Balanced Scorecard software provides value by giving you the ability to bring all of this together. With scorecard software, you can examine measures, data, calculations, and evaluations in order to drill down on projects (with start dates, end dates, percent complete, and milestones)—and then bring these things together at the objective level with qualitative information, RAG status indicators, etc. In other words, software gives you the ability to drill down to the appropriate details you need when examining a goal. You also need to have ownership and accountability of the elements in your scorecard, and typically this is native to a BSC application.
If you’re exploring scorecard software, take a look at ClearPoint. This comprehensive tour will tell you all about the features you want and need. But don’t just take our word for it—get free and instant access today so you can start managing your scorecard right away.
Regardless of whether you’re excited or overwhelmed by considering a switch, we’ve worked with hundreds of organizations migrating from a scorecard software that didn’t suit their needs to one that did—and we have a few pointers on how to make that transition as smooth as possible. We suggest taking the following steps in the order they’re listed below.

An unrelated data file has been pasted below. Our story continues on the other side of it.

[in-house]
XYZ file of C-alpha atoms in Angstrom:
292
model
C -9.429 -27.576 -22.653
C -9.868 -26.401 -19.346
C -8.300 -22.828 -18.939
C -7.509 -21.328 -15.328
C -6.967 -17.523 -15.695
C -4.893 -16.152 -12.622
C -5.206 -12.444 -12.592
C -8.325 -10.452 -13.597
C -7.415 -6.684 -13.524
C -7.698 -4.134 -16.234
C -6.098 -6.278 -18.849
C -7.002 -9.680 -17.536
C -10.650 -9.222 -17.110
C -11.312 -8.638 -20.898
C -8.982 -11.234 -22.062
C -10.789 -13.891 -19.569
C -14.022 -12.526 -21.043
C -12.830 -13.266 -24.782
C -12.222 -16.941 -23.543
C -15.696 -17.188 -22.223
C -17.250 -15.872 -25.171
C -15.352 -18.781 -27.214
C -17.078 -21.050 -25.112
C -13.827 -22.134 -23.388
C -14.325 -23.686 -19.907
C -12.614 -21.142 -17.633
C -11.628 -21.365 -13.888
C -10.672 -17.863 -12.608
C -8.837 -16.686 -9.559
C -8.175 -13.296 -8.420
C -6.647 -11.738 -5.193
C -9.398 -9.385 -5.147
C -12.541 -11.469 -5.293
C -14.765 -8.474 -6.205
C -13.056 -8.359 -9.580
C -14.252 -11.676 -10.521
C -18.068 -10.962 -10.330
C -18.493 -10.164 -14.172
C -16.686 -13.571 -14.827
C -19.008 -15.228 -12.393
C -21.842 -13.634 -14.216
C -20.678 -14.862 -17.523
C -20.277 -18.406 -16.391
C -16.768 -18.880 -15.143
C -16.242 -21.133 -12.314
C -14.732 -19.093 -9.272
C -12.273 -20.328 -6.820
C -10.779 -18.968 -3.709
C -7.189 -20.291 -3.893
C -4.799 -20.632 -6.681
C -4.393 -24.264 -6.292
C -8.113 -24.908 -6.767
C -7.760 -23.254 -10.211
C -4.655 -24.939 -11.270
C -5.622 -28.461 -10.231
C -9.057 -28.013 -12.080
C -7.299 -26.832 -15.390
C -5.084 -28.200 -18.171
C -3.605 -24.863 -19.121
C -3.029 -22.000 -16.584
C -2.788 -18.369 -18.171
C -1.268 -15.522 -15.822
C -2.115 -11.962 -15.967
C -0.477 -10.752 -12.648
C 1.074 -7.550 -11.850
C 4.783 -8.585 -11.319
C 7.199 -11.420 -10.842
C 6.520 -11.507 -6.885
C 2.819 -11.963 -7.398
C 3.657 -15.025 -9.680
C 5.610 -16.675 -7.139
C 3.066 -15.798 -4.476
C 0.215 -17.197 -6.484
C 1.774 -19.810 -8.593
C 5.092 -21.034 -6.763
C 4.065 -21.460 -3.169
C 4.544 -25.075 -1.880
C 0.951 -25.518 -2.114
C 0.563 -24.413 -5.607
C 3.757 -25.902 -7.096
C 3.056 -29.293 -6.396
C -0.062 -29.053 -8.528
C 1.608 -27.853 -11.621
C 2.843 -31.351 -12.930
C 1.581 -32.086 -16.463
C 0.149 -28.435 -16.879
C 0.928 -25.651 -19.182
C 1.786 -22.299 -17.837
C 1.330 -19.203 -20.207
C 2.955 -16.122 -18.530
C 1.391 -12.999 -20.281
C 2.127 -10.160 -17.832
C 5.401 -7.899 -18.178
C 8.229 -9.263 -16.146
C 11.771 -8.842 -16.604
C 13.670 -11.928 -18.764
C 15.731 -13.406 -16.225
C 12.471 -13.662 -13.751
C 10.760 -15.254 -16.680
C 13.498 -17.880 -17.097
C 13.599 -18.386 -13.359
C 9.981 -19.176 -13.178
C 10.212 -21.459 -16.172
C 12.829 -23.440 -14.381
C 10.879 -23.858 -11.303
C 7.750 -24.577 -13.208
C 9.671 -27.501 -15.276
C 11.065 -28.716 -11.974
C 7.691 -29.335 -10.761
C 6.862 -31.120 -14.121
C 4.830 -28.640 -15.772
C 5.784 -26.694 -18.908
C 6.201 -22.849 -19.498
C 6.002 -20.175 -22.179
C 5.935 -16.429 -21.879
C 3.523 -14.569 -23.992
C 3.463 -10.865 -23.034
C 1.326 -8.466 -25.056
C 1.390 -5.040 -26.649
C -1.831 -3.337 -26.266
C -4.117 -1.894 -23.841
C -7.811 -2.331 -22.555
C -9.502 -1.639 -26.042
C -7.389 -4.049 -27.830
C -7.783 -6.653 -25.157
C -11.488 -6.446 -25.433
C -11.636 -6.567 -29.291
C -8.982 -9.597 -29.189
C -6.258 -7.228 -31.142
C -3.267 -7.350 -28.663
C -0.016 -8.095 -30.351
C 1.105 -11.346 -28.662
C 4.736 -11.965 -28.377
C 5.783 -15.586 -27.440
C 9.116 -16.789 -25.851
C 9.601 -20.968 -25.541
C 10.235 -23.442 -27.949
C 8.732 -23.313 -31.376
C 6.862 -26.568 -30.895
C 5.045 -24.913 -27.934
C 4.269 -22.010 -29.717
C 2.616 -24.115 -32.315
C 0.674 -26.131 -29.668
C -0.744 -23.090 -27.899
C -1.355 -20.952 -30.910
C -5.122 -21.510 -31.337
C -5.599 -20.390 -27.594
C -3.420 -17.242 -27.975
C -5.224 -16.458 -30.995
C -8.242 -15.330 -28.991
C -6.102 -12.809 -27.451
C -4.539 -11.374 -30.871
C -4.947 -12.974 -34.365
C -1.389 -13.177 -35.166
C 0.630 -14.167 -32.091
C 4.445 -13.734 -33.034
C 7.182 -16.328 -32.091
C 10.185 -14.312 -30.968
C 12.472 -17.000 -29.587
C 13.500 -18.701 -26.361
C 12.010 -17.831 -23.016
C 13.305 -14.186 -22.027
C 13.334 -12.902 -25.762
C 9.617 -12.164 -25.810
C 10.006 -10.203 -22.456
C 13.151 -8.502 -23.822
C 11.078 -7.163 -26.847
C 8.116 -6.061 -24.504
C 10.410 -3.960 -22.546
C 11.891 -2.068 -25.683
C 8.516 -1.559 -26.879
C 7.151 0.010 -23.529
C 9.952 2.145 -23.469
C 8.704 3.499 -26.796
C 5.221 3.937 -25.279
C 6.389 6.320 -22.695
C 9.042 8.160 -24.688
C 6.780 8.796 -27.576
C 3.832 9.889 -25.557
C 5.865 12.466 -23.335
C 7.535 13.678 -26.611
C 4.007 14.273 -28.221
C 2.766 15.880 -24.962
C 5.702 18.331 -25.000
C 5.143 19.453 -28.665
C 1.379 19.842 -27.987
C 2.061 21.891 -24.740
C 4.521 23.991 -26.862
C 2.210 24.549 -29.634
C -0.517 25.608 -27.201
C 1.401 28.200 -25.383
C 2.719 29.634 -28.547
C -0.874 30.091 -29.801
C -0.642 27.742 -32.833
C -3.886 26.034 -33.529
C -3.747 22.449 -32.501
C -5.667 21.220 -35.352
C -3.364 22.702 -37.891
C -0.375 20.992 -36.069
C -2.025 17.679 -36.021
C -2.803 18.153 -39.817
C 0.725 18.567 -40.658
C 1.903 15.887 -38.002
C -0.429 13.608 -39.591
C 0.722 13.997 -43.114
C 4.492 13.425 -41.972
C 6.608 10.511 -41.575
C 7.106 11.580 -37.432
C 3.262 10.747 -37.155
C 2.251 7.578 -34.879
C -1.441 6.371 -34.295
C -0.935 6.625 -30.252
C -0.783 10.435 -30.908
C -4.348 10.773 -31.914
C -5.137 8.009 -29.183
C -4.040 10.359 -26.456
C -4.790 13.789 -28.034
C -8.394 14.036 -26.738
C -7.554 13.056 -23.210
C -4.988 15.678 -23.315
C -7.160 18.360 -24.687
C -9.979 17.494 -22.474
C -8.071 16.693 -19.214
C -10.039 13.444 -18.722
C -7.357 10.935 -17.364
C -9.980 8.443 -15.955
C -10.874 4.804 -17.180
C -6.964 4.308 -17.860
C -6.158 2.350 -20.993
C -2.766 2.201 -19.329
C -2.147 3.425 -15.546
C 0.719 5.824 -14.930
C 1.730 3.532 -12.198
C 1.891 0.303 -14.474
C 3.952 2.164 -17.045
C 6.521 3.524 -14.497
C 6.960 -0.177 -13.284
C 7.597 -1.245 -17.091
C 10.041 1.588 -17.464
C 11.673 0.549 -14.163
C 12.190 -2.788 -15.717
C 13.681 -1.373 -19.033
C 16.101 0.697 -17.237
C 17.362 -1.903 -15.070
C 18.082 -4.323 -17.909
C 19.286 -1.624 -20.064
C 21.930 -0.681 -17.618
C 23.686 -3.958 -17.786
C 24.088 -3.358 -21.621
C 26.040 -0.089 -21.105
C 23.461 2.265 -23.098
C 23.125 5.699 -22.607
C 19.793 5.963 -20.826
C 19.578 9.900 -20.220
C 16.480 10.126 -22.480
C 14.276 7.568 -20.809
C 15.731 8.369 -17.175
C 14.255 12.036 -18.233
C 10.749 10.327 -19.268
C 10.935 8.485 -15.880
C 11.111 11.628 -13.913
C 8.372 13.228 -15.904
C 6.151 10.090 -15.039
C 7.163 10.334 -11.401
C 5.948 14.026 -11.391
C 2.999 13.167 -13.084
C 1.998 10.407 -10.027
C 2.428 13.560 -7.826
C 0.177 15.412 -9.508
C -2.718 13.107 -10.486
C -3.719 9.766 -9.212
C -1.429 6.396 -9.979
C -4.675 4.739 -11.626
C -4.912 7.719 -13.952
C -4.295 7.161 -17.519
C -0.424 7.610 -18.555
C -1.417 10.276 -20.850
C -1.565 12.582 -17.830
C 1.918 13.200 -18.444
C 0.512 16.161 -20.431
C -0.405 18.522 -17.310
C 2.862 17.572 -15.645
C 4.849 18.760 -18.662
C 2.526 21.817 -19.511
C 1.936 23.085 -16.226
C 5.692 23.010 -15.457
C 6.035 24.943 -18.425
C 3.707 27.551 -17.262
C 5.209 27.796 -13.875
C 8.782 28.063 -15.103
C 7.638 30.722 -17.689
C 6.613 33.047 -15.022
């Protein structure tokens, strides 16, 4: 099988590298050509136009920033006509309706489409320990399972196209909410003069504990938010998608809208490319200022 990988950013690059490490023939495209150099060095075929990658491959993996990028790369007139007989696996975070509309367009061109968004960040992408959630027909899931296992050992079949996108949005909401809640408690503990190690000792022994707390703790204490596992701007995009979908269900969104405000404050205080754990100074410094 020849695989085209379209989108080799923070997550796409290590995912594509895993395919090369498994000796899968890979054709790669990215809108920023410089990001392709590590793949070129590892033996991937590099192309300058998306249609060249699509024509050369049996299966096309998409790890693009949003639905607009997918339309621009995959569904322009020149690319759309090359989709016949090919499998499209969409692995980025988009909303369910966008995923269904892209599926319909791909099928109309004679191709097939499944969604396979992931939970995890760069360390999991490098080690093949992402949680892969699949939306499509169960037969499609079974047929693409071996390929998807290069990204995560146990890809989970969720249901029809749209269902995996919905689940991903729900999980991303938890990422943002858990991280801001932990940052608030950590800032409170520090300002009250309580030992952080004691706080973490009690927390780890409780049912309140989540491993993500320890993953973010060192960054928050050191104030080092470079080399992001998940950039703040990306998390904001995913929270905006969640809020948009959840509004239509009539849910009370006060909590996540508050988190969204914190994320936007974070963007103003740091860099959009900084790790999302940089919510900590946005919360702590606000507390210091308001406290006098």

Odds are, you’re currently either using Excel or another reporting software, and you probably have a reporting process in place. Before the transition to a new system begins, we suggest mapping out your entire reporting process so you can identify the areas that need improvement and keeping those pain points in mind as you move forward. It’s critical to do this before you work with the onboarding team, because you need to be able to communicate with them effectively. If you don’t solve most of your pain points with new software, then why are you switching?
Your onboarding team should consists of your internal software team, members of your strategy management office, and members of your new software support team. We suggest you share your reporting process with the new software onboarding team and stress your pain points from the exercise you just completed above. They can apply their expertise and provide some suggestions to set your switch up for success.